As the pick is retracted, it will 'ride' up and down across the rigid tumblers. Repeat the pick reading several times and observe the movements of the pick until you are sure of the up and down contour. Knowing the manufacturer will help you in knowing if there are 3, 4 or 5 depths being used. Then use your code machine to originate a key. Make higher cuts for any spaces you are not sure of.
If the key does not immediately turn, resort to impressioning. Insert the key into the lock and exert a light turning pressure. With light turning pressure applied, lift up and down on the key to obtain impressioning marks. Using your code machine, make the cuts one depth number deeper wherever a mark is showing. With any luck your key should operate with very few trips to the code machine.
A second key fitting method is by sight. Several companies make specialized scopes for looking into the keyway. An alternative method is a new miniature camera system by Keedex which can copy a magnified view of the tumbler positions onto a computer screen. As already described, wafer tumblers come to rest in the same general contour as the cuts on an operating key. The scope or camera will allow you to view each tumbler and determine the general height. Once the contour is determined, a code machine can be used to originate a key.
Always look for the easiest way to complete your job. Many new desk locks use a removable core system. If the lock is designed for plug removal, it must first be picked to the unlocked position. With few exceptions, the retainer is located at the rear of the plug. Insert a straight pick to the rear of the plug and raise the retainer for plug removal.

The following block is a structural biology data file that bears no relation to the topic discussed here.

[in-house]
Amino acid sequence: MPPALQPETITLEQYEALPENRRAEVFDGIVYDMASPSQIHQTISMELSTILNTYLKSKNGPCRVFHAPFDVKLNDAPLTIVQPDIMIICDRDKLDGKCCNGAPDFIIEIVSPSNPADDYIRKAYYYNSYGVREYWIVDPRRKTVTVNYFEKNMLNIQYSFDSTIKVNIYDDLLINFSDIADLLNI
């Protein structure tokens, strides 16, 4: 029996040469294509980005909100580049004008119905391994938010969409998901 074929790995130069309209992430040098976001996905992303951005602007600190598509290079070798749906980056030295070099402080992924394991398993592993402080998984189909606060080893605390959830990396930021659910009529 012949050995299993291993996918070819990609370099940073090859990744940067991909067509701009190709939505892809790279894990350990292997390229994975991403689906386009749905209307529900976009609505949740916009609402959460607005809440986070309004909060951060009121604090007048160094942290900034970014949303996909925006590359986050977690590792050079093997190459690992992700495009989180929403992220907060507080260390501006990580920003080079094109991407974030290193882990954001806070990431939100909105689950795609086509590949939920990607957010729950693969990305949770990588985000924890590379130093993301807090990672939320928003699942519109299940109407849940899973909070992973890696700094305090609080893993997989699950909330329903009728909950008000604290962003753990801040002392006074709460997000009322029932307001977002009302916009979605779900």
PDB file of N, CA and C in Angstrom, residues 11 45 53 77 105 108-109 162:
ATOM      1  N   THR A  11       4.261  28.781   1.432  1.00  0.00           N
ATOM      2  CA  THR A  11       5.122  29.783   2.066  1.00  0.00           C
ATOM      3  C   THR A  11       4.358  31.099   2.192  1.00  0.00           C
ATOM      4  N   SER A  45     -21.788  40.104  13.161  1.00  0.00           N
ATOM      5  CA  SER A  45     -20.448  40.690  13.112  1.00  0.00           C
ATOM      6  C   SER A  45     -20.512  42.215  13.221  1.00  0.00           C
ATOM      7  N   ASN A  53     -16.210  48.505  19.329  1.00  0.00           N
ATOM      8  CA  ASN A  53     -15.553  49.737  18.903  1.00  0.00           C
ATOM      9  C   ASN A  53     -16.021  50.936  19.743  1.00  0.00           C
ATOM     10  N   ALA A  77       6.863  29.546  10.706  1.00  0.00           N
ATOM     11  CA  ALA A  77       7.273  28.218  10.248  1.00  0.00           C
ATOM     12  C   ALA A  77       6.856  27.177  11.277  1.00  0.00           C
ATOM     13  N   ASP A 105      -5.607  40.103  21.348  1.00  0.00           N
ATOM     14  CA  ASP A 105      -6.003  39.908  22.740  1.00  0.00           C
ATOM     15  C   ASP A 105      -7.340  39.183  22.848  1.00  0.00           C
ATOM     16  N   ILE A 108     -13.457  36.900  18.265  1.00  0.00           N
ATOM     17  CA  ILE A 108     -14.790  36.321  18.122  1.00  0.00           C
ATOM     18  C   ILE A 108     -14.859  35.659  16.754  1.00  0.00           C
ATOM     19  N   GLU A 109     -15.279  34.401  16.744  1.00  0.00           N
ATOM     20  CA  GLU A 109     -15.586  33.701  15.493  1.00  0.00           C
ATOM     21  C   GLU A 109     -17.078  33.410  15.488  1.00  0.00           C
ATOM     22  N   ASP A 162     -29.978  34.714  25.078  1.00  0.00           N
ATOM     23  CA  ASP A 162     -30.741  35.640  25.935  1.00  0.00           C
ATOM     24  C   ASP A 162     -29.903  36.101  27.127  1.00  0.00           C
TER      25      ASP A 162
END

If all else fails then impressioning is the answer. Speed your impressioning by studying the tumbler contour first. You will then at least know what your final key cuts should look like. Use as little force as possible during impressioning. Some import locks use very thin wafer material and undue turning force can quickly twist a rectangular tumbler into an unusable 'S' shape. Even if you make a smooth operating key by impressioning, it is best to make the final customer key with a code machine. Correct spacing can be lost to the point where wafers may be not resting on the level valley of the hand filed cut. While the impressioned key operates well, it may be impossible to make duplicates of the key in the future.
While this article centered on wafer lock, many of the procedures can also be used for pin tumbler locks. As example, Ford pin tumbler locks can often be easily picked to an unlocked position. A ball pick can then be used to determine the contour and the key cuts can be made on a code machine. Once the general contour is completed, impression marks will be readily identifiable and a operating key can be completed in minutes.